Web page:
October 30/02 10:26 am - Drugs and Sports News
Posted by Editor on 10/30/02
Drugs and Sports
The Canadian Centre for Ethics in Sports sends us copies of articles from around the world concerning drugs in sport. Occasionally we reprint those that we feel may be of interest to our readers.
Half of Lahti skiing medallists had abnormal blood counts
American researcher publishes secret test results from World Ski Championships
Half of the medallists at the 2001 Nordic World Ski Championships in Lahti had blood counts that were highly abnormal. This finding was revealed on Friday in JyvÃ¤skylÃ¤ by American researcher Jim Stray-Gundersen, who presented the results of blood tests conducted in Lahti. These results have been kept secret so far.
Stray-Gundersen, who works in Norway, pointed out that the Finns were not the only offenders in Lahti. Analysis of the athletes who placed in the top ten in the cross-country skiing events in Lahti showed that one in three had an abnormal blood count.
Therefore, if the World Anti-Doping Agency had performed surprise tests on other athletes besides the Finns, the Lahti doping scandal may have proved much worse. A total of six Finnish skiers tested positive for doping in Lahti.
Around 0.1 percent of the people in the world have naturally high blood haemoglobin counts. Though an abnormal level of haemoglobin does not automatically mean that an athlete is guilty of doping, it is somewhat far-fetched to believe half of the Lahti medallists belong to this small group.
In addition to doping, the blood count can be altered by spending time at high altitudes, but this practice is unlikely to explain the significantly abnormal levels found in Lahti. Stray-Gundersen sarcastically noted that at least one in two medallists did not cheat in Lahti.
The Lahti World Championships was no isolated case. Similar tests have been conducted at World Cup events and at the Olympics in Salt Lake City this year. Stray-Gundersen confirms that the test results from these events have been similar.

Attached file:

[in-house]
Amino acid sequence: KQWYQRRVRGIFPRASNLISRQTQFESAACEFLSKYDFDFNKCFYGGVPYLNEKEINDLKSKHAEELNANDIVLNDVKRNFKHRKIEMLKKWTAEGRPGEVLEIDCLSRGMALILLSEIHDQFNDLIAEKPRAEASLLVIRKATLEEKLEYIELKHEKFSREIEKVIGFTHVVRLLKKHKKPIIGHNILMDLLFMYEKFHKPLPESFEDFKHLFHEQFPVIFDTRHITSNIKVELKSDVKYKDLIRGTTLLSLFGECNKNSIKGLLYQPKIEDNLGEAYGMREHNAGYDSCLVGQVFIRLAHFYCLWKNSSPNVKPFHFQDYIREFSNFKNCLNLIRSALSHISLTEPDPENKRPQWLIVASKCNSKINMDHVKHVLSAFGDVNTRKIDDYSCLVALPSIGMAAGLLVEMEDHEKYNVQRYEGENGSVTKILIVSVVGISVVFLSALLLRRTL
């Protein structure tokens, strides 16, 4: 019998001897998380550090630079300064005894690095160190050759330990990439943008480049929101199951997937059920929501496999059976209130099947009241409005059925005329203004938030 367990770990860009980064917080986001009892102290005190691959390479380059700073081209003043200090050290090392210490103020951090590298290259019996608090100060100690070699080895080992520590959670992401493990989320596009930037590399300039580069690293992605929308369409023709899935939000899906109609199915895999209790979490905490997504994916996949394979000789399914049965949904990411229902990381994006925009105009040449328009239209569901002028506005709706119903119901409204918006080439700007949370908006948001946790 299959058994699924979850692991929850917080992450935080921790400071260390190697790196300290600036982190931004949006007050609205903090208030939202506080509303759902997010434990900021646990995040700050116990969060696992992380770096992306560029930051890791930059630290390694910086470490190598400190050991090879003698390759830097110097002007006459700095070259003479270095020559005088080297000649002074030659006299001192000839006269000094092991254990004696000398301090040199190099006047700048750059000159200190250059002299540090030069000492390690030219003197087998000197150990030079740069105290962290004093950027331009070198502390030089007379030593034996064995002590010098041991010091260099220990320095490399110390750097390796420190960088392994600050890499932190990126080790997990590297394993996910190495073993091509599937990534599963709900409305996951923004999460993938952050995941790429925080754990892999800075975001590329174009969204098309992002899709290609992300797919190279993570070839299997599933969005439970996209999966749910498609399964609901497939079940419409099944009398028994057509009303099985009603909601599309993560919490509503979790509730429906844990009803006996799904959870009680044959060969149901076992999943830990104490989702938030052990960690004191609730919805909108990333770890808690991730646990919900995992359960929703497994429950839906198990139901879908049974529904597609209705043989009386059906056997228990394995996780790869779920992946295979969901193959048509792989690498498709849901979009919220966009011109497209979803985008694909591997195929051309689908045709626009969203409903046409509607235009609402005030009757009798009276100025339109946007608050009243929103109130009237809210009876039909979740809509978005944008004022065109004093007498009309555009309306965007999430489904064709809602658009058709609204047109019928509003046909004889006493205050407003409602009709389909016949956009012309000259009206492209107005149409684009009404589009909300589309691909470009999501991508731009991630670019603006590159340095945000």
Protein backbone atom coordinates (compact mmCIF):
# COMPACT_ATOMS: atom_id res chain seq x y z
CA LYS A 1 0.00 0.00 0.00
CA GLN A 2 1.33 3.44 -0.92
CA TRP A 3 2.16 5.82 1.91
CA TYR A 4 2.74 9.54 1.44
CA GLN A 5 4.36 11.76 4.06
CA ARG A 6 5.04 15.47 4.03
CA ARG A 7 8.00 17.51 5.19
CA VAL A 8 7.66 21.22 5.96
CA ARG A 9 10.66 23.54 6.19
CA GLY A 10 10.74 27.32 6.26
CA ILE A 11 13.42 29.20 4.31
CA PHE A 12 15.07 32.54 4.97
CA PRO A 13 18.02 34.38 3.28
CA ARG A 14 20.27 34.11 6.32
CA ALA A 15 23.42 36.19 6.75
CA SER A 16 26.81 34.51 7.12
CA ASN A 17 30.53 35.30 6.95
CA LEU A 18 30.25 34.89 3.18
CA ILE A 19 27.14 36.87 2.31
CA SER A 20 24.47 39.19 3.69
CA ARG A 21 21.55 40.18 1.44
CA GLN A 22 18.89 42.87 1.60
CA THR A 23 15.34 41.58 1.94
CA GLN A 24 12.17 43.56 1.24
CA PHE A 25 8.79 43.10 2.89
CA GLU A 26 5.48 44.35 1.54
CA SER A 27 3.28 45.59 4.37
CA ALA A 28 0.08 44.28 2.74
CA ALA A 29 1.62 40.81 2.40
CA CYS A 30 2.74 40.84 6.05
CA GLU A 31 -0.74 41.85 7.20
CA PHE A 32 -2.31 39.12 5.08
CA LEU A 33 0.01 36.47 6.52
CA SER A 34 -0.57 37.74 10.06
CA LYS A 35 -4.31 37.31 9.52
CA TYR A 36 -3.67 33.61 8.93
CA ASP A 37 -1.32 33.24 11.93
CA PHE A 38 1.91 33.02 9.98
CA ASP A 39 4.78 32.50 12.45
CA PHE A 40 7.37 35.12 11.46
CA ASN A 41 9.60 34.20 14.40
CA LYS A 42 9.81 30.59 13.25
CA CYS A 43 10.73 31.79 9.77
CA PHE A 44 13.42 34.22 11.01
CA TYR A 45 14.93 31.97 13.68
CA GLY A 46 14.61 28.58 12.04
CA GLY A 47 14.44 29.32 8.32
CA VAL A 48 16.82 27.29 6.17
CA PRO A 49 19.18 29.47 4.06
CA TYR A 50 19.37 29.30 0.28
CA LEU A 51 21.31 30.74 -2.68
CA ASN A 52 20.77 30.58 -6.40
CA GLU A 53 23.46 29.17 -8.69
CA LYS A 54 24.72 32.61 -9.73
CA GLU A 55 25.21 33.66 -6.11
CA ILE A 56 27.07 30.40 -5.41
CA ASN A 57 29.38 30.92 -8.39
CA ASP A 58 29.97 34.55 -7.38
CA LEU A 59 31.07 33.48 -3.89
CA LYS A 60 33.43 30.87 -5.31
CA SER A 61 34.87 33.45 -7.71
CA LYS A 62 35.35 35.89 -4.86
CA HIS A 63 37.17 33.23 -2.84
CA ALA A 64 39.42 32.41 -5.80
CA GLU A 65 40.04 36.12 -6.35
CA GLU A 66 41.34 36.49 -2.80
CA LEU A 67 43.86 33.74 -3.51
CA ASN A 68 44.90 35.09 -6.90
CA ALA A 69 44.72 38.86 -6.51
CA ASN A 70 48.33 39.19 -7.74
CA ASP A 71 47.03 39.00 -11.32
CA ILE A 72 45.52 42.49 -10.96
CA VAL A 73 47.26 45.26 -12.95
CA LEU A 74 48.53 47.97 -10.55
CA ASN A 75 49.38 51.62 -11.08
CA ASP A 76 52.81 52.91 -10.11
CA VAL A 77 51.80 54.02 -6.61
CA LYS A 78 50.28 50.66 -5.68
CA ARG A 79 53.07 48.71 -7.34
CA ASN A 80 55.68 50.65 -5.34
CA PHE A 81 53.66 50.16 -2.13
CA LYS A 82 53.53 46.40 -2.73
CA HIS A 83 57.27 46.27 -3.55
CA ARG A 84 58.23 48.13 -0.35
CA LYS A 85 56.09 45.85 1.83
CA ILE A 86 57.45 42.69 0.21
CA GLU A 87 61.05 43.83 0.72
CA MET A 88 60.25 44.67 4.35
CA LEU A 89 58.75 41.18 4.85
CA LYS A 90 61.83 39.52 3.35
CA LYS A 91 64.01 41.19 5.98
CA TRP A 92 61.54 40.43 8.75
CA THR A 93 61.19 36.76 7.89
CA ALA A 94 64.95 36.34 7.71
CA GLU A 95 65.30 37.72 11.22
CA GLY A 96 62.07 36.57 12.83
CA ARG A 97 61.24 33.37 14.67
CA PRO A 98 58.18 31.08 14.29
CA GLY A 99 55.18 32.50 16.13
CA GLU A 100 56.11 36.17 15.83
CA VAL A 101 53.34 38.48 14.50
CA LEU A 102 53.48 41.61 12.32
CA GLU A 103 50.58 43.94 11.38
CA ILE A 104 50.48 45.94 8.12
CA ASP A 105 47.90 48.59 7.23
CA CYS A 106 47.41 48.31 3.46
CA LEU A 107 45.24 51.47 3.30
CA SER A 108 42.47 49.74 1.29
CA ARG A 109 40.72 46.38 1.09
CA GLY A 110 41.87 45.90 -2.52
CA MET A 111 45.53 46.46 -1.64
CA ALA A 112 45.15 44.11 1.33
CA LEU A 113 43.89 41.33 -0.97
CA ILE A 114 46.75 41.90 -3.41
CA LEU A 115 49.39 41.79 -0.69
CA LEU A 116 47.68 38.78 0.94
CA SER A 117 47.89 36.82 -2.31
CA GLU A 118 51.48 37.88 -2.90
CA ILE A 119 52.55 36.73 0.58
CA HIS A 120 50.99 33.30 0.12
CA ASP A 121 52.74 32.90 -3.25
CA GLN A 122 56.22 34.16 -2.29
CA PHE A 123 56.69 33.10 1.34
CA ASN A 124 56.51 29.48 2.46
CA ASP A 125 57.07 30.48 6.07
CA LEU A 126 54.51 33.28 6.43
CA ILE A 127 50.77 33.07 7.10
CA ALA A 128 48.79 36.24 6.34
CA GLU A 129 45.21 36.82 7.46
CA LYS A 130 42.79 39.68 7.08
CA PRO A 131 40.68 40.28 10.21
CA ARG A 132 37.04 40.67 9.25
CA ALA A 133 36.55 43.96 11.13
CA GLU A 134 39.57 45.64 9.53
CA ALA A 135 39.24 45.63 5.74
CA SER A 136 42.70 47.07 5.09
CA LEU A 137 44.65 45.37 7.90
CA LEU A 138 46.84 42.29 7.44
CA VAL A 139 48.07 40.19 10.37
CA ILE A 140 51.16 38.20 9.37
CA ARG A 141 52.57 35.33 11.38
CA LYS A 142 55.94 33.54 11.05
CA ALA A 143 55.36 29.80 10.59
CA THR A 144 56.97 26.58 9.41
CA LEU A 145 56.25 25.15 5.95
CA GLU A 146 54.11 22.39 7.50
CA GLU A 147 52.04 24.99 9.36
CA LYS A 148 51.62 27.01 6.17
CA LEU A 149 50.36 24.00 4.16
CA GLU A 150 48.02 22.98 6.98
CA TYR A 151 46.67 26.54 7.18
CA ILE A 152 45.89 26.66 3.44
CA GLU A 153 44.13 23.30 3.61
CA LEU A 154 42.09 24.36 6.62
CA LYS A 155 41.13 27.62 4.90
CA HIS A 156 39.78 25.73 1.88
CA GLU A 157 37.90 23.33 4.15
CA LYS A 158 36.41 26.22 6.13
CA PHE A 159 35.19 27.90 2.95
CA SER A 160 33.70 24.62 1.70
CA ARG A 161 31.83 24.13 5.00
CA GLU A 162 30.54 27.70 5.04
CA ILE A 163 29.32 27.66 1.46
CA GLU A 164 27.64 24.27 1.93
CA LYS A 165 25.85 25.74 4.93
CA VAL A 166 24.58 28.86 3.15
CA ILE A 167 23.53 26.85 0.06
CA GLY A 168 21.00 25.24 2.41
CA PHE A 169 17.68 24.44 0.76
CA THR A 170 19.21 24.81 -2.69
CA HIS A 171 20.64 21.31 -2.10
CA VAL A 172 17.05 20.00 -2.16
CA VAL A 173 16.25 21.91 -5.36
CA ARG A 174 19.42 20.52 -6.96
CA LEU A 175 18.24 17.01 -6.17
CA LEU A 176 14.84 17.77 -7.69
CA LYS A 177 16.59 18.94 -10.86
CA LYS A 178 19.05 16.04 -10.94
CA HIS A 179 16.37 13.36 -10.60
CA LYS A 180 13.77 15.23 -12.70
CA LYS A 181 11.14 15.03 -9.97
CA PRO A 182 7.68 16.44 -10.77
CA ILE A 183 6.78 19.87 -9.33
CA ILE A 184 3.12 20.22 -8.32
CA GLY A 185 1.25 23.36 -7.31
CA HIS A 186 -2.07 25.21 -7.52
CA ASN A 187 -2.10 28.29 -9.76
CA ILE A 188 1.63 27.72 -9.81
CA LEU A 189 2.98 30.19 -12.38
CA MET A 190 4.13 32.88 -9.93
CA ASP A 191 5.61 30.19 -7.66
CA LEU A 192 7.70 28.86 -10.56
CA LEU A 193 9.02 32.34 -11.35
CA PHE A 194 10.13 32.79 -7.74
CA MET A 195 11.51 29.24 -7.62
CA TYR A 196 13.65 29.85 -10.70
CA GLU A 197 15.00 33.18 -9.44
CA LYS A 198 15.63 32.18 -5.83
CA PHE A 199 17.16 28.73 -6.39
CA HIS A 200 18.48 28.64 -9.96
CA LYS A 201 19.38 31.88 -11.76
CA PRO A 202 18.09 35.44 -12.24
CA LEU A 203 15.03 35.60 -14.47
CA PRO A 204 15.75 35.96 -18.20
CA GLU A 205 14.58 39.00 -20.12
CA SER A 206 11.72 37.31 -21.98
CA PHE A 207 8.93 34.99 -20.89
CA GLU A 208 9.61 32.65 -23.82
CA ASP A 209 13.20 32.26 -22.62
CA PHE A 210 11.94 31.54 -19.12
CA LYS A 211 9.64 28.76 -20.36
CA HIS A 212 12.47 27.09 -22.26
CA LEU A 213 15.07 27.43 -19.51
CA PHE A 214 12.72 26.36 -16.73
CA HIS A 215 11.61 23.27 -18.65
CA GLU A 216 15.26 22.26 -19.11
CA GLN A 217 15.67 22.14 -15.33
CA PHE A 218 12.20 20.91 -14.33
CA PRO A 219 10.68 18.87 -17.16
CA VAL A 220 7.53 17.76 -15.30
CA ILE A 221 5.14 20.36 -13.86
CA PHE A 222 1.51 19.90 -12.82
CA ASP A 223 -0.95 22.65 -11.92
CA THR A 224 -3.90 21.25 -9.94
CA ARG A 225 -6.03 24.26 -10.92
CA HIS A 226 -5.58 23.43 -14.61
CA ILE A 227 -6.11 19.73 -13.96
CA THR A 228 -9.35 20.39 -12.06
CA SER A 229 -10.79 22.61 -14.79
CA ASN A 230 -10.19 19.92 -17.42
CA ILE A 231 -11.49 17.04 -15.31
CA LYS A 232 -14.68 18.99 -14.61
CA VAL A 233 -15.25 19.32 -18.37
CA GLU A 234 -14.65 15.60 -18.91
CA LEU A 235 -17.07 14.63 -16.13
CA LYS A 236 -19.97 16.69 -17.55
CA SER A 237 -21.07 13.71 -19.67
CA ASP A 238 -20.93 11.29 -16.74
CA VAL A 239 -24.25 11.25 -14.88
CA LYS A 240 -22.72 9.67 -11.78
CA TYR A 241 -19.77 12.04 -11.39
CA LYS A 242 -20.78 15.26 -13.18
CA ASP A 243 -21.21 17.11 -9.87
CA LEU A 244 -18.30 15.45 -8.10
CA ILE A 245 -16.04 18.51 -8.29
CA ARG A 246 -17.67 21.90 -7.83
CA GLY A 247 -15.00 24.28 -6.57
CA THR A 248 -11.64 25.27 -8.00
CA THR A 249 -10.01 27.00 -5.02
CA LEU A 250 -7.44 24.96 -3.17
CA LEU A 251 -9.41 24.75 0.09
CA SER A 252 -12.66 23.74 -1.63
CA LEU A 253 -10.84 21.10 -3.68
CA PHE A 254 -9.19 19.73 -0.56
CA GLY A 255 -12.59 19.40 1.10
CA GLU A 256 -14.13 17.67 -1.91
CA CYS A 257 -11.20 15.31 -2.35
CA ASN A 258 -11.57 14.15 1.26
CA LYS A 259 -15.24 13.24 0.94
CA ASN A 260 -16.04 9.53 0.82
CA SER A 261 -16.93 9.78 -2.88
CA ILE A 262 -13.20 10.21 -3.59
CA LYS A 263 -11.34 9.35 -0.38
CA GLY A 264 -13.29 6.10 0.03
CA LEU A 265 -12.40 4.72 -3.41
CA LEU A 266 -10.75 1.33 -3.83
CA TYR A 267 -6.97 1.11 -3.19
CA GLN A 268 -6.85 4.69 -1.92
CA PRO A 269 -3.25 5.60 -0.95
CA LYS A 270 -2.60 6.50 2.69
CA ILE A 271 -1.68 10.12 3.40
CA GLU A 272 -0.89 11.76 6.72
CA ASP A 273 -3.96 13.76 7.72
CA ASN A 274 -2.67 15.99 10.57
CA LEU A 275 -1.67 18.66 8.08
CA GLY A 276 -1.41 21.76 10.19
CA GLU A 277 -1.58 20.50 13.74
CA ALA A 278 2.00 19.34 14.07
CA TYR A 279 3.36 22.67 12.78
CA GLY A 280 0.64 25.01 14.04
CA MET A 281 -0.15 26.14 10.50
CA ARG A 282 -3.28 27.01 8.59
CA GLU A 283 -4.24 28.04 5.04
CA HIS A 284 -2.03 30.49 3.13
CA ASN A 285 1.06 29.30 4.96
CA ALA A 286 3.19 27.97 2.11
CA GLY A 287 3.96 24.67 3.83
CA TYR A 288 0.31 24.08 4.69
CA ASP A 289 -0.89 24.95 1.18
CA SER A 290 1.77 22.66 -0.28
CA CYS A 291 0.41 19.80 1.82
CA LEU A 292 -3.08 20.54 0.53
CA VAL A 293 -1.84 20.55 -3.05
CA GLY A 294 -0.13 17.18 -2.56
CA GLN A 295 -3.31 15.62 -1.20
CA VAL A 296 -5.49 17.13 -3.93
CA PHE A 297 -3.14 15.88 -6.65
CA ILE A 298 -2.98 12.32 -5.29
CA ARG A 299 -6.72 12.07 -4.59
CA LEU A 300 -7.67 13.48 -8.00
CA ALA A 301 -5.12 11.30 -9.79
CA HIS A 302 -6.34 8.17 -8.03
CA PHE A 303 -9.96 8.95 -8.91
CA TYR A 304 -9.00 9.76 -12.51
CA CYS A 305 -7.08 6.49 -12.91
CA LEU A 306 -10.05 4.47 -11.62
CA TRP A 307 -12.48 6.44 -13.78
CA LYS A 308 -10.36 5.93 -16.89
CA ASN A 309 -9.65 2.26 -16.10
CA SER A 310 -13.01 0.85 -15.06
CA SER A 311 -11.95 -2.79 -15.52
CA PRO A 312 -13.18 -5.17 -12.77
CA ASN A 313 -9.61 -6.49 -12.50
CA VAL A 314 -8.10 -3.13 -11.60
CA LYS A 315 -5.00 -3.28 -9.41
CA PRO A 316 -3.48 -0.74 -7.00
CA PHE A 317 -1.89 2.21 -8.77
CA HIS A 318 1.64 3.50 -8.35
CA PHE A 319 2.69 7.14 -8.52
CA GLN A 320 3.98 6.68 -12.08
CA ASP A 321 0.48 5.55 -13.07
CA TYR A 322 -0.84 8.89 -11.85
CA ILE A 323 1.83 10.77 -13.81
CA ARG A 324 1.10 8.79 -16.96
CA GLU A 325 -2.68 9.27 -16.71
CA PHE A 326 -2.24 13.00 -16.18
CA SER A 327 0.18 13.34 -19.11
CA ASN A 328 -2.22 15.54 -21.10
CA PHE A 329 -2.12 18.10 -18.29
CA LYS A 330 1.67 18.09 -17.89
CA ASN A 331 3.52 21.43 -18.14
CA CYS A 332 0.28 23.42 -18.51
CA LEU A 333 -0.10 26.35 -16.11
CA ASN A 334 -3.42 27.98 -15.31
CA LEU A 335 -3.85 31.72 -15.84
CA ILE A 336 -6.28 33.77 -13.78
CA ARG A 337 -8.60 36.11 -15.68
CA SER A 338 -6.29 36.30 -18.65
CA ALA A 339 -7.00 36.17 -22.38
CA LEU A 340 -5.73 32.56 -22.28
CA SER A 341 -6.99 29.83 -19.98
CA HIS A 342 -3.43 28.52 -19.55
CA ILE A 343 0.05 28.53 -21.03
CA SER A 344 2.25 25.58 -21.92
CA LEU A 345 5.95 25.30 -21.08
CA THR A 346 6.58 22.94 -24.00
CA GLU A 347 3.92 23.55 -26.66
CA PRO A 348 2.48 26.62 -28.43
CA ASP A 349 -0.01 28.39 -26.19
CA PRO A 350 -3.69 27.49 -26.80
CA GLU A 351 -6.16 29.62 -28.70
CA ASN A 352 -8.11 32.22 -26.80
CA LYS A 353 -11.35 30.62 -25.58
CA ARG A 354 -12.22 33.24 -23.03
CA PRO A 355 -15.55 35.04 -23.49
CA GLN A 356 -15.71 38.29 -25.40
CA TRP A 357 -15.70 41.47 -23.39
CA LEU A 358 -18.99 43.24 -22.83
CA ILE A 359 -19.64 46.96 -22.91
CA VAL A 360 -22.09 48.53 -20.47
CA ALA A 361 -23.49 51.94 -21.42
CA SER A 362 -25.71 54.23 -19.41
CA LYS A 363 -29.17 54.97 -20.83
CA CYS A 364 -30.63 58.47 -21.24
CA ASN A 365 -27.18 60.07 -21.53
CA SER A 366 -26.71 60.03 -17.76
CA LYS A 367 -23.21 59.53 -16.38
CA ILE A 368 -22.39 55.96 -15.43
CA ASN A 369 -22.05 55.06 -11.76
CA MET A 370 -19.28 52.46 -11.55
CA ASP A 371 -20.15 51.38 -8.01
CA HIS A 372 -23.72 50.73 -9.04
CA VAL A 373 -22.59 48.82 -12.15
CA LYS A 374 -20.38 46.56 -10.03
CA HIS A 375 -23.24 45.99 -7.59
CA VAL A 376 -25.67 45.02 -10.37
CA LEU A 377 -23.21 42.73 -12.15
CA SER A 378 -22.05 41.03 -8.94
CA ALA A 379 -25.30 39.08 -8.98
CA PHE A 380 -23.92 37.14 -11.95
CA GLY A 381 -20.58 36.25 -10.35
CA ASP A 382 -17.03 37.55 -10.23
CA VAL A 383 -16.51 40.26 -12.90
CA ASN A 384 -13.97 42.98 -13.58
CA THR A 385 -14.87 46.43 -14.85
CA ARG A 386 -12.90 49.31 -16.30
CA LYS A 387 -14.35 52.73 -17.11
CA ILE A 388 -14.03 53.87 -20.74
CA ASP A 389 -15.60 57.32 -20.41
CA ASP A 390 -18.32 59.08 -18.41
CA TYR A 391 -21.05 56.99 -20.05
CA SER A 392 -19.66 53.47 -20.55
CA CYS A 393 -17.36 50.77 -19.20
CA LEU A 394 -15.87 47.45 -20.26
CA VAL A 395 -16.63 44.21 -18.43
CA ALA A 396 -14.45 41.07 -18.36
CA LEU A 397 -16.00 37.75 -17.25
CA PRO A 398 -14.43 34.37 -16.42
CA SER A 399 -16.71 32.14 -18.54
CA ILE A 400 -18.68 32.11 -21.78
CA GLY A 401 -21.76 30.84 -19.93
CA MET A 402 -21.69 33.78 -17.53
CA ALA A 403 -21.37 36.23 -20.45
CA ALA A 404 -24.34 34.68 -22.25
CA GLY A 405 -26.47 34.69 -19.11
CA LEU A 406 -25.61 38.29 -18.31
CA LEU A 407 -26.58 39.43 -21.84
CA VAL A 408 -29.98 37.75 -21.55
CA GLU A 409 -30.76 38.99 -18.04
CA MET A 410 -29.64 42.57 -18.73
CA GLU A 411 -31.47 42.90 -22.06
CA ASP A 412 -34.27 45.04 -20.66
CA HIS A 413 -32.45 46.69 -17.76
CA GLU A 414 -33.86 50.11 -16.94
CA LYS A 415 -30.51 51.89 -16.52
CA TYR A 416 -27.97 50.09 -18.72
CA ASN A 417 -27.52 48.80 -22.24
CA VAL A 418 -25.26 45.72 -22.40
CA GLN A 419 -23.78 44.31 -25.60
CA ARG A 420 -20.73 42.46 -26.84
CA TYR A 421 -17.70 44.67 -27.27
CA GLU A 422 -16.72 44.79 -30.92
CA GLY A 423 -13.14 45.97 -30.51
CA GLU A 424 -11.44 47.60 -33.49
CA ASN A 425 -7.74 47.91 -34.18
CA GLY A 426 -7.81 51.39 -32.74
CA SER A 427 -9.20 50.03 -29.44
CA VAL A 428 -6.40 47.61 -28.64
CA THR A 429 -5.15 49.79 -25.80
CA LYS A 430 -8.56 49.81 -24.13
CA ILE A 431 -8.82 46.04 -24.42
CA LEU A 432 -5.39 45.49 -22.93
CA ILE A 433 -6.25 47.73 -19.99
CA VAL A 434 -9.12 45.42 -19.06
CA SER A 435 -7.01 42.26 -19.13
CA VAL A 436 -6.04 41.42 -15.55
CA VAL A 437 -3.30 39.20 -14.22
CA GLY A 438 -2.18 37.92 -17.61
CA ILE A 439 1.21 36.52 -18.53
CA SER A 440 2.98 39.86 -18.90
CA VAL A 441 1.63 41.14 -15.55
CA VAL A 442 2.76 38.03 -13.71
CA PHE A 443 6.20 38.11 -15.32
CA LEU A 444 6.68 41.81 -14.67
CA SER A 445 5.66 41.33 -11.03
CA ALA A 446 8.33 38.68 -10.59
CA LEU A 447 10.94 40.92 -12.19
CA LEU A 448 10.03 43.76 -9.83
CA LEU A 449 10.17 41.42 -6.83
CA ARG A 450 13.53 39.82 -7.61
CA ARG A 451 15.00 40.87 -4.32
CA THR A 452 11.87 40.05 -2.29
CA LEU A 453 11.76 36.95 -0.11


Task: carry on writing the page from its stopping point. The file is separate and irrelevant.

At the opening event of the World Cup last season in Kuopio, 60 percent of the blood samples of those who finished in the top fifteen showed signs of manipulation.
Also, a comparison of blood samples taken in Salt Lake City and one month later show that both cross-country skiers and speed skaters had higher levels of haemoglobin one month after the Olympics, even though the Olympics were held at a high altitude.
Professor may have doping dynamite
Norwegian-American sports professor Jim Stray-Gundersen hopes to be able to release the results of 2,500 blood tests he has run on 1,000 different winter athletes over the past three years.
Stray-Gundersen, a member of Norway's Olympians' altitude training project and the man behind the "safe" drug testing method, has taken samples of athletes in skating, biathlon, and cross-country skiing but has promised the individual international sporting federations that he will not divulge names or nations when publishing the results.
With this amount of information Stray-Gundersen has a superior background for comparisons that can help determine abnormal results.
He would not give any details but did say that he was quite sure that Norwegian sport is clean. He also said he respected a recent remark by Swedish cross-country skiing head Magnar Dalen, who said that as many as half of the participants in the Salt Lake City Olympics could have been doped.
Norway's chief for top-level sport, Bjørge Stensbøl, said that Stray-Gundersen's information can simplify the task of targeting athletes or sporting circles that have suspicious results.